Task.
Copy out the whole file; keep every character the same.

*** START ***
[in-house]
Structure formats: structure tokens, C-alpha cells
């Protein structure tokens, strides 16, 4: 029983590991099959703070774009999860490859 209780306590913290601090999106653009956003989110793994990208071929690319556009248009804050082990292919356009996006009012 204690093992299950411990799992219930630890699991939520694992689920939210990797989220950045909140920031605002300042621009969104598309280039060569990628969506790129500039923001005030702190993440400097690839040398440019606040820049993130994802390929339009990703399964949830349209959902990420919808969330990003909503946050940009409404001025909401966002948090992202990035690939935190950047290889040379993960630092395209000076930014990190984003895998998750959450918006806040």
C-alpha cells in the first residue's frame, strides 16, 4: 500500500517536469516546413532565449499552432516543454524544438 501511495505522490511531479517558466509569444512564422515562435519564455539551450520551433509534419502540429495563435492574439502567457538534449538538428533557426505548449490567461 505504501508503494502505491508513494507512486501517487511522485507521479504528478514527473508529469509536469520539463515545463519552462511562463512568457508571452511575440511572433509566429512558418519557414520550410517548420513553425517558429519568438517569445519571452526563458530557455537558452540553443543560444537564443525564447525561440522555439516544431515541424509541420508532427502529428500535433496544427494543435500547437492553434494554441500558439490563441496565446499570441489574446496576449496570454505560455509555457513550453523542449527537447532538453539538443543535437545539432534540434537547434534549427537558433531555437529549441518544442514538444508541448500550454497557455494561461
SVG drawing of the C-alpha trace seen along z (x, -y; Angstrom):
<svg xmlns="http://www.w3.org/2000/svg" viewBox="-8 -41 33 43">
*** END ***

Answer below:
[in-house]
Structure formats: structure tokens, C-alpha cells
């Protein structure tokens, strides 16, 4: 029983590991099959703070774009999860490859 209780306590913290601090999106653009956003989110793994990208071929690319556009248009804050082990292919356009996006009012 204690093992299950411990799992219930630890699991939520694992689920939210990797989220950045909140920031605002300042621009969104598309280039060569990628969506790129500039923001005030702190993440400097690839040398440019606040820049993130994802390929339009990703399964949830349209959902990420919808969330990003909503946050940009409404001025909401966002948090992202990035690939935190950047290889040379993960630092395209000076930014990190984003895998998750959450918006806040």
C-alpha cells in the first residue's frame, strides 16, 4: 500500500517536469516546413532565449499552432516543454524544438 501511495505522490511531479517558466509569444512564422515562435519564455539551450520551433509534419502540429495563435492574439502567457538534449538538428533557426505548449490567461 505504501508503494502505491508513494507512486501517487511522485507521479504528478514527473508529469509536469520539463515545463519552462511562463512568457508571452511575440511572433509566429512558418519557414520550410517548420513553425517558429519568438517569445519571452526563458530557455537558452540553443543560444537564443525564447525561440522555439516544431515541424509541420508532427502529428500535433496544427494543435500547437492553434494554441500558439490563441496565446499570441489574446496576449496570454505560455509555457513550453523542449527537447532538453539538443543535437545539432534540434537547434534549427537558433531555437529549441518544442514538444508541448500550454497557455494561461
SVG drawing of the C-alpha trace seen along z (x, -y; Angstrom):
<svg xmlns="http://www.w3.org/2000/svg" viewBox="-8 -41 33 43">